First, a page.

“Even before we joined Arribatec, we were looking for something that would work as a complementary ERP. Complementary, such that we’re not competing with Unit4 in the UK market. We’ve looked at manufacturing before and had started some engagements with a couple of other products in the manufacturing space.

“We did a bit with Dynamics, and we’ve also done a bit with Sage, and we’ve spent some time on their Sage X3 products and started looking at using that in the UK market. Sage then bought Intacct, and we decided the future wasn’t right for Sage X3.

“We did perceive there’s a whole host of old legacy systems out there in the manufacturing world. It’s an area ripe for a technically good, modern cloud-based system to work it. When we joined Arribatec and started to learn about RamBase, that was an obvious solution.”

On Unit4

You have a long history working with Unit4. Where do you target Unit4 today? Where do you see the most success?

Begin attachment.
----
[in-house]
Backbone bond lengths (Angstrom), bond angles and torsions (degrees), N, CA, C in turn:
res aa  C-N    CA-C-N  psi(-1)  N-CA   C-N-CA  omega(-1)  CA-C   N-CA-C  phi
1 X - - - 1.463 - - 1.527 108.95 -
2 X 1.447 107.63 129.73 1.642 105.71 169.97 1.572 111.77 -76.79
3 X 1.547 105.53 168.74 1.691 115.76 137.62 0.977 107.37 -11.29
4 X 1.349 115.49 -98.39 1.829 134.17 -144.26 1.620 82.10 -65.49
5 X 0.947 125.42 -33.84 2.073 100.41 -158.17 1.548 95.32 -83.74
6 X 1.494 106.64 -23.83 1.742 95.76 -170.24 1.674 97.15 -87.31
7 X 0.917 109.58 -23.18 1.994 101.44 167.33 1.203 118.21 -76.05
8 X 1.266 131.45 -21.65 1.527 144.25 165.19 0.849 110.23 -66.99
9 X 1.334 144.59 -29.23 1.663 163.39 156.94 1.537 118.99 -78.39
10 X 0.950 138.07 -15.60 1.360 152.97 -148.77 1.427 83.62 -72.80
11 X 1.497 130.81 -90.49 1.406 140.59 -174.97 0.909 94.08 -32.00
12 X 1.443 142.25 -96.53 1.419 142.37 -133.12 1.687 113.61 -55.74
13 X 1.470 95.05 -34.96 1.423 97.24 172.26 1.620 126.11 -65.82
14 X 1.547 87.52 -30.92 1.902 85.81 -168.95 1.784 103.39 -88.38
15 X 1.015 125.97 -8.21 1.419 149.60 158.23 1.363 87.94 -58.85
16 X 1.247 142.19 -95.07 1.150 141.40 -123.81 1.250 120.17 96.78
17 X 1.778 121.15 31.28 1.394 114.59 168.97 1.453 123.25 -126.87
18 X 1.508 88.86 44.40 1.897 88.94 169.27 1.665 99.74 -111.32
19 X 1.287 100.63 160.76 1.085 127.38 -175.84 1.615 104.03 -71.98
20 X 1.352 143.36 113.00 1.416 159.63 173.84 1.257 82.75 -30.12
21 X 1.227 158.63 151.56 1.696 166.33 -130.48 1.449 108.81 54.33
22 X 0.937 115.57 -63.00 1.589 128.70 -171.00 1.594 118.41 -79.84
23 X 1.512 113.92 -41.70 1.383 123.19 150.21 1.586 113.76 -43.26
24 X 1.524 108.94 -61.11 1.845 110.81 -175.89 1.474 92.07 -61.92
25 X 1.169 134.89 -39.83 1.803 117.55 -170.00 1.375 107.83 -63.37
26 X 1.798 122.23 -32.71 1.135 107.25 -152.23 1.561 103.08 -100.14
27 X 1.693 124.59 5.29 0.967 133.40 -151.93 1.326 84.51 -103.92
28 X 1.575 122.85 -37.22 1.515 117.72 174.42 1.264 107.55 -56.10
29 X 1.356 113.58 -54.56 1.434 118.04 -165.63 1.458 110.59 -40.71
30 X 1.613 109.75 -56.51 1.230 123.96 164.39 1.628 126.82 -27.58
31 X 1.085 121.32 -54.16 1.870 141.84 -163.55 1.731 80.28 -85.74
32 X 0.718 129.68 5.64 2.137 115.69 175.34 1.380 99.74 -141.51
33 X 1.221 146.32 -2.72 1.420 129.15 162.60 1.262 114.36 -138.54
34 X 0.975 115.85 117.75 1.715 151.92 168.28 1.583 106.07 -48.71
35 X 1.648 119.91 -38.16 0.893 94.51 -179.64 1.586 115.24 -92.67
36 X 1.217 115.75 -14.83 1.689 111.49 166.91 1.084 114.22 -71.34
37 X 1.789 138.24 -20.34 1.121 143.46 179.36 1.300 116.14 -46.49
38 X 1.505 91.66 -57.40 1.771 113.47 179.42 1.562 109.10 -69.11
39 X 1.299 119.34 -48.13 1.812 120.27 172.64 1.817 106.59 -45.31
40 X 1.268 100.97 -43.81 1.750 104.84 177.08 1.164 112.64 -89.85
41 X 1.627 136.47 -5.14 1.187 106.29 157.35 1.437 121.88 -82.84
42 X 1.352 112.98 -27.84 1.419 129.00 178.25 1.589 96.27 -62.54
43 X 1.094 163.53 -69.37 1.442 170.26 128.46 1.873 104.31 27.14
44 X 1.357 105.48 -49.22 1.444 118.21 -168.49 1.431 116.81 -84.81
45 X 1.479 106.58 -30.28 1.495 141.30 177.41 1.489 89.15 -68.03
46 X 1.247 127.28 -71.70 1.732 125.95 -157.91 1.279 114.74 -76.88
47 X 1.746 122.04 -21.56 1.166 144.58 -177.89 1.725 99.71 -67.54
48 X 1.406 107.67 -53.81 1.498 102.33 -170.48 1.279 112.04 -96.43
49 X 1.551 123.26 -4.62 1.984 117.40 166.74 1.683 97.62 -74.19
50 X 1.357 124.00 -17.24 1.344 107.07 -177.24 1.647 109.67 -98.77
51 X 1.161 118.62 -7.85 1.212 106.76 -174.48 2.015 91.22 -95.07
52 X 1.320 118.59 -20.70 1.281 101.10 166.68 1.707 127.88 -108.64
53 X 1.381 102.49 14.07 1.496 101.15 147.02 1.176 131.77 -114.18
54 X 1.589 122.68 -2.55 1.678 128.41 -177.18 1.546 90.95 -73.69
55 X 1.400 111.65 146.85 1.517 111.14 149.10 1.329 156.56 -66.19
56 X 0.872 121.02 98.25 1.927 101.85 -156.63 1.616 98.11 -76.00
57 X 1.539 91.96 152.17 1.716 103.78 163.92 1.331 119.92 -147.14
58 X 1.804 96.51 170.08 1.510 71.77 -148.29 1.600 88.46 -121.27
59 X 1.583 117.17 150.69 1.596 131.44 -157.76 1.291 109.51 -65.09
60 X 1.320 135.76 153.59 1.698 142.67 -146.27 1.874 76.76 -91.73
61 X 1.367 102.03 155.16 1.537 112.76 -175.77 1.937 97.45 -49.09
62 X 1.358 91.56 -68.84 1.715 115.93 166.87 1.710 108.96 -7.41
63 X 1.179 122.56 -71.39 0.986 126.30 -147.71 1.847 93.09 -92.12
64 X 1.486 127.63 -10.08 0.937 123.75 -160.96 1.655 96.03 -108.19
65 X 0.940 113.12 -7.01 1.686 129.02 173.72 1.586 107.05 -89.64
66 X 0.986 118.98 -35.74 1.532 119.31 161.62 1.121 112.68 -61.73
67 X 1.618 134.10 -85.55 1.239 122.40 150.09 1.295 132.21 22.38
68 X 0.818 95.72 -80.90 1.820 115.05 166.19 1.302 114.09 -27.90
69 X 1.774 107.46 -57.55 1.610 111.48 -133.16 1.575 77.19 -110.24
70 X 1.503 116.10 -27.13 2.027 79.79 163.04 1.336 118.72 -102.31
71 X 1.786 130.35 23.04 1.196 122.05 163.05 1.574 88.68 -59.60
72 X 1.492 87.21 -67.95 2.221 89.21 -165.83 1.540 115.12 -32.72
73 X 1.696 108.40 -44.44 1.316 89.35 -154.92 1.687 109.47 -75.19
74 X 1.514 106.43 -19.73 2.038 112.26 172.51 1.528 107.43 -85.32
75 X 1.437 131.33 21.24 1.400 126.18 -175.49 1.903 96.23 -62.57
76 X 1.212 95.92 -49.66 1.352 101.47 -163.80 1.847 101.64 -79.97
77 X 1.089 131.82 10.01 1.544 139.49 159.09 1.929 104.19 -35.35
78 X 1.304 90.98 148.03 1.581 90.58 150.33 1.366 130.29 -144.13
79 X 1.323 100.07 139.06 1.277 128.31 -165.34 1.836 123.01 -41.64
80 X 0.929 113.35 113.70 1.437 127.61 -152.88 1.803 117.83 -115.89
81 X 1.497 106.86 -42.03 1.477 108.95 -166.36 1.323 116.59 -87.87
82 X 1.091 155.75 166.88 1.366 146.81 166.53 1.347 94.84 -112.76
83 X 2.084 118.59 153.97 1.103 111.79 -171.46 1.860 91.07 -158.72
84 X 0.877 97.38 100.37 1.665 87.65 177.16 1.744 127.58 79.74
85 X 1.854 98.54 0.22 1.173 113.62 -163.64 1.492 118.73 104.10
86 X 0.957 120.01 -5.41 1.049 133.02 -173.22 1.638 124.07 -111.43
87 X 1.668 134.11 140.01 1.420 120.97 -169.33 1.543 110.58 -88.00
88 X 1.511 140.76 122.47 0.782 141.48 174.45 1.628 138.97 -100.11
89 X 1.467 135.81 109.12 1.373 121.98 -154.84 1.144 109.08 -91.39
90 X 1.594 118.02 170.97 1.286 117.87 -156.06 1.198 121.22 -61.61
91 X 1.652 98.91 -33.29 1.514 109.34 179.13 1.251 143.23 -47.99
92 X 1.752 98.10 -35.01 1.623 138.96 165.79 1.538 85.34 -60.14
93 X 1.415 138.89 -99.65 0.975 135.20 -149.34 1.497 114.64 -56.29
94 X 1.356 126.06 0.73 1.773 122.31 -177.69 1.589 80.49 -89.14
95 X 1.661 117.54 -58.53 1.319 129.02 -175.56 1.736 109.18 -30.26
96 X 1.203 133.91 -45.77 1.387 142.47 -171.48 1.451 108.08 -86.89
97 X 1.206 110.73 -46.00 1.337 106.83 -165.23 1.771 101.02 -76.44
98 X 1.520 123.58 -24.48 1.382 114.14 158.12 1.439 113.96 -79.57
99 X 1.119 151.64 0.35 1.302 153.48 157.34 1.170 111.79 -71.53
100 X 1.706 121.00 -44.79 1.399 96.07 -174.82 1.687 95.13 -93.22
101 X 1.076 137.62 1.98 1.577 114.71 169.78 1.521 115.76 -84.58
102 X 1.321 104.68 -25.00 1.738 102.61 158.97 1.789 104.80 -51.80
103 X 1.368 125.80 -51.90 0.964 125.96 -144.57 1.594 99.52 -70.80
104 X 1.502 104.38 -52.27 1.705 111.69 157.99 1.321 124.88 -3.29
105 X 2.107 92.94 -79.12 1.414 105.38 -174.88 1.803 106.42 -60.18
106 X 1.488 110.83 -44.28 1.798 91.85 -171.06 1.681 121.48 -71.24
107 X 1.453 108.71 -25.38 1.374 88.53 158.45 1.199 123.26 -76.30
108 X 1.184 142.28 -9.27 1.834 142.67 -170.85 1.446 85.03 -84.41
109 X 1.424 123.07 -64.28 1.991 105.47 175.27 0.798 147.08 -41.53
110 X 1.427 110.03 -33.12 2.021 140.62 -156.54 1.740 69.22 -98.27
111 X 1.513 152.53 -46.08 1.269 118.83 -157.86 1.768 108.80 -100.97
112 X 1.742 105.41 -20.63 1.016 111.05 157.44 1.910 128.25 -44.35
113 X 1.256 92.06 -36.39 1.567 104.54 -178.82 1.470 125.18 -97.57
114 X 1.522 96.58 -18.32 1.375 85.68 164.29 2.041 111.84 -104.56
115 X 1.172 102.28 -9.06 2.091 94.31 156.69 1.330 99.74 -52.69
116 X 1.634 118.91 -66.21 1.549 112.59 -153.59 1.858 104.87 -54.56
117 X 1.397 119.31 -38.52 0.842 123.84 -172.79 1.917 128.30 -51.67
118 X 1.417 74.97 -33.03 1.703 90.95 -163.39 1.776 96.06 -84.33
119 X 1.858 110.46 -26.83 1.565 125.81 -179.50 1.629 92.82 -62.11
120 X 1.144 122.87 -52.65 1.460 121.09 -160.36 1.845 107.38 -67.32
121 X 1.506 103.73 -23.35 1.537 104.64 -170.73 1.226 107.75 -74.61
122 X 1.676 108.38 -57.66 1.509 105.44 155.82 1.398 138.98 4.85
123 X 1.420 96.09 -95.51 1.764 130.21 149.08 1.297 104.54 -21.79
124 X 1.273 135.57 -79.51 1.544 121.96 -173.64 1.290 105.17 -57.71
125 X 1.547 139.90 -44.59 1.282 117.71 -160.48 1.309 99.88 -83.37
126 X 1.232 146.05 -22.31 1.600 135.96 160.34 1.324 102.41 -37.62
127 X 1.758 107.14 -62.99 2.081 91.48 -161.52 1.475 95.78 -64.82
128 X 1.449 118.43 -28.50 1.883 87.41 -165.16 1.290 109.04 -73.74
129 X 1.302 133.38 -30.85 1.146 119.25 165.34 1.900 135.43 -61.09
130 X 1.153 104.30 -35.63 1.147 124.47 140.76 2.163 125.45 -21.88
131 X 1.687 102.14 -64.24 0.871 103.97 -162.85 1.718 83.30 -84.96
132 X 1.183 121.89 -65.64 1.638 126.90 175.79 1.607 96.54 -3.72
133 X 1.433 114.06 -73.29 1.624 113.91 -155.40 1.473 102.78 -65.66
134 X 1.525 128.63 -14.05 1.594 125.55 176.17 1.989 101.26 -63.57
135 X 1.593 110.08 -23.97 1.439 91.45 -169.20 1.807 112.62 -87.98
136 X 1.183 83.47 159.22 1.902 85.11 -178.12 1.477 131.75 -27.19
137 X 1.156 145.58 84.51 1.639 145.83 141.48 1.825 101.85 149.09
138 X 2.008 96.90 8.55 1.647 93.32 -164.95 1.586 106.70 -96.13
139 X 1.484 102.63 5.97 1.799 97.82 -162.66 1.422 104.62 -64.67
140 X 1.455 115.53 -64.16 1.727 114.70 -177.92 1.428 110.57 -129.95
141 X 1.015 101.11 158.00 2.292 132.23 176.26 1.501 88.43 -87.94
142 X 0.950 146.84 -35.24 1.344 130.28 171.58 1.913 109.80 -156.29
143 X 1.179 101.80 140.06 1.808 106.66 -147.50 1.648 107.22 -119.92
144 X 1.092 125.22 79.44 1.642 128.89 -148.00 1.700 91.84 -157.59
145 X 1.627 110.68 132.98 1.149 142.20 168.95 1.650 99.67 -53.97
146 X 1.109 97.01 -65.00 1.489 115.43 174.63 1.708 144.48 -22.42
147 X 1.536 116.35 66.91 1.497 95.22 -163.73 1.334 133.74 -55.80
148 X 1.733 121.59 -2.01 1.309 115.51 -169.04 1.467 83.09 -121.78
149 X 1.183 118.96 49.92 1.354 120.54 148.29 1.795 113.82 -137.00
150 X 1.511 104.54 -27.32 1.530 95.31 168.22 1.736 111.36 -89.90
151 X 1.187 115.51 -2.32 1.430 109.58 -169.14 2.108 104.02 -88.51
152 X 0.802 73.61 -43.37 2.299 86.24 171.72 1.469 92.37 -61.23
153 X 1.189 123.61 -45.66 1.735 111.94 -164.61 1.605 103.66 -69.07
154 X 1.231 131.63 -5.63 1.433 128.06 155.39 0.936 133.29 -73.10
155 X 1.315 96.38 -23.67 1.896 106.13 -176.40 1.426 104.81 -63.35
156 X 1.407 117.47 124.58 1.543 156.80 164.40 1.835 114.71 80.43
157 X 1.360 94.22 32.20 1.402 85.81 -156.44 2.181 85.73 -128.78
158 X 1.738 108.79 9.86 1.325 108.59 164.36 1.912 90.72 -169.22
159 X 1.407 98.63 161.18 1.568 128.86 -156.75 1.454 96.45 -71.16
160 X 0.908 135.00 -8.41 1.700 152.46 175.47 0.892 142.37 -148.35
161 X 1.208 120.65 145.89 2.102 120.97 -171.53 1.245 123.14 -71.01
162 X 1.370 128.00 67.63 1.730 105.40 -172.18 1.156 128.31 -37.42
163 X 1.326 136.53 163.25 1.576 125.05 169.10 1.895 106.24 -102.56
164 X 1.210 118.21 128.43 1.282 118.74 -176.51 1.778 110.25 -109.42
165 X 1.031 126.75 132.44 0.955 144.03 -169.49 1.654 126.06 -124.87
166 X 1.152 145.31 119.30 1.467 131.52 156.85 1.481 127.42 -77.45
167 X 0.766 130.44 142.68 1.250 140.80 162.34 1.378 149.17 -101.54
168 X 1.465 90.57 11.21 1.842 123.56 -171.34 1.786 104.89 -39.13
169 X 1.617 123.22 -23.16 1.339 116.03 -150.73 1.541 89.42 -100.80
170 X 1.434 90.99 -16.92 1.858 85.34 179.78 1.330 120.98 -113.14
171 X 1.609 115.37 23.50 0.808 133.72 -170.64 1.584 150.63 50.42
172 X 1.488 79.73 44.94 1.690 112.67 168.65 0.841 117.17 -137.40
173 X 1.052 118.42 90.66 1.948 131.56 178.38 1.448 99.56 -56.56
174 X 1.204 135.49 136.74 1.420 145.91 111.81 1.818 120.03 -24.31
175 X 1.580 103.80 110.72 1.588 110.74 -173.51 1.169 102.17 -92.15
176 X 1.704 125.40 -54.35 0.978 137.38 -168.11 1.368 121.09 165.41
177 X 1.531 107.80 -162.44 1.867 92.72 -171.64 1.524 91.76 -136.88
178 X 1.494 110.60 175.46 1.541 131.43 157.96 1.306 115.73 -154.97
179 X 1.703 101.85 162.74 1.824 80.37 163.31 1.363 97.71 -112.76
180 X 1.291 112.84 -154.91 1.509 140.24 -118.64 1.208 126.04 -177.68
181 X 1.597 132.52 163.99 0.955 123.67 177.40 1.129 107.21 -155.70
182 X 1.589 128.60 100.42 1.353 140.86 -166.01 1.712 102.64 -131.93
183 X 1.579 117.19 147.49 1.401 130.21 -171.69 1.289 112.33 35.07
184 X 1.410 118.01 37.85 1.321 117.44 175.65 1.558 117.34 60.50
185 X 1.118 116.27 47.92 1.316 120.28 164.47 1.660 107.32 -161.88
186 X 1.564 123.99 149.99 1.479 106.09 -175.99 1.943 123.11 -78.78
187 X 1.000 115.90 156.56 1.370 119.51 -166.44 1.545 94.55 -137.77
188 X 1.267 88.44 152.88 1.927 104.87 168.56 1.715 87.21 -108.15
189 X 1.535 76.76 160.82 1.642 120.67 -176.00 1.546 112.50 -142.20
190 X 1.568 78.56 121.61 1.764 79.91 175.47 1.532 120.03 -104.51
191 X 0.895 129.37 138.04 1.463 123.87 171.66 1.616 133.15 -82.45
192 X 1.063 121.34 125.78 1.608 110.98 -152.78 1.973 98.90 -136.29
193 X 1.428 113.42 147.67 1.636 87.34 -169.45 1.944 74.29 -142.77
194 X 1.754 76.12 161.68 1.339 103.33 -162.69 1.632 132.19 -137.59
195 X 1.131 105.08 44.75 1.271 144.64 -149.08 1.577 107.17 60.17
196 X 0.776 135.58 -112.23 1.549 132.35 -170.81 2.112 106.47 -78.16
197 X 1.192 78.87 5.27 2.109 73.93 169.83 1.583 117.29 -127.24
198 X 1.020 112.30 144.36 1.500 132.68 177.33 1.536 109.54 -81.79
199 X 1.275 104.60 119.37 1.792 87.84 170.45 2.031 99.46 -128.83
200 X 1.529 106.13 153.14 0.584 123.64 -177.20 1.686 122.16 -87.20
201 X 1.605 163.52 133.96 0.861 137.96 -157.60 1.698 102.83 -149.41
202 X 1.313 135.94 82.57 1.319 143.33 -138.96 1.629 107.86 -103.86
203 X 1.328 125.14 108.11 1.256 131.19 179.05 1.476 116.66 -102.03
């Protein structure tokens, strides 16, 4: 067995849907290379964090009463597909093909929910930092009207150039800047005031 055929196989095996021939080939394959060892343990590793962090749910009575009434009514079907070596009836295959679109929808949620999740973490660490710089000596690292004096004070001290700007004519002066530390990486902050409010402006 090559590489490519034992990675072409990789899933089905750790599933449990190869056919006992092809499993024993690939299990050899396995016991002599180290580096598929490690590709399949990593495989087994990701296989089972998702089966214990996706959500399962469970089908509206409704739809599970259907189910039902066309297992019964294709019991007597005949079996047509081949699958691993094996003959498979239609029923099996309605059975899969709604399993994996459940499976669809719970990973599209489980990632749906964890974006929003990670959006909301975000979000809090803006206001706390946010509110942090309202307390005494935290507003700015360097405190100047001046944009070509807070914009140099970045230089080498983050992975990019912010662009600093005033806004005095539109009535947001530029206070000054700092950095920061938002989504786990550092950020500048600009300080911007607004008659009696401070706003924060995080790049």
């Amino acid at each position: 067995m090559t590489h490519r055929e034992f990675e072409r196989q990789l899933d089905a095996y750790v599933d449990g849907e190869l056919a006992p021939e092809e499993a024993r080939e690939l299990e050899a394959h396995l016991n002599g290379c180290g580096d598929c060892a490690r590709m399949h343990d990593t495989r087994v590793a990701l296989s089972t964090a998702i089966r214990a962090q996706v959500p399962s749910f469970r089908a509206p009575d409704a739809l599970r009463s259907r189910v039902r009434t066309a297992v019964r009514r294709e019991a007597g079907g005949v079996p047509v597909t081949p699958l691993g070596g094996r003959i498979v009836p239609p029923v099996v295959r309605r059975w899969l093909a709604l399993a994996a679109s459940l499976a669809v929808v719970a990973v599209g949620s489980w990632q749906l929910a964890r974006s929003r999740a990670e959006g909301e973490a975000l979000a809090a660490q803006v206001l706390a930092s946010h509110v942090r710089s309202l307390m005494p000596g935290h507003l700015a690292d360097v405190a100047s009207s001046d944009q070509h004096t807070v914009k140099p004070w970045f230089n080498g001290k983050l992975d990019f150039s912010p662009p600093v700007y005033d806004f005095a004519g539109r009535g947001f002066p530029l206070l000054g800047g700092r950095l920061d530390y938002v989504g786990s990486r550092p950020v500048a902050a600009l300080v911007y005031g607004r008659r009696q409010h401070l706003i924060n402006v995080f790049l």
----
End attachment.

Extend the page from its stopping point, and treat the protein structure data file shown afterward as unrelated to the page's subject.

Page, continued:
“We’ve always been successful with professional services organisations. It works well for those organisations. We work with some quite big international groups. For us, higher education is a big market as well. Those are our two biggest markets. We work across the spectrum of Unit4 users, including a certain amount of government, local government, blue light, and health.”

Does that mean you sell the Unit4 PSA as well, which sits on Dynamics?

“No, we don’t. We never got involved with Unit4 PSA.”

So purely the financial side?

“The project costing and billing module is part of that. Professional services organisations tend to use the project’s side of Unit4, which we’ve got good experience in.”

What kind of professional services organisations do you target?

“It does vary quite a bit. We have a massive advertising PR group and civil engineers. Buro Happold is a big customer of ours. We’ve done a fair bit with some property companies.”

What was the impact of Thesis splitting out in terms of higher education?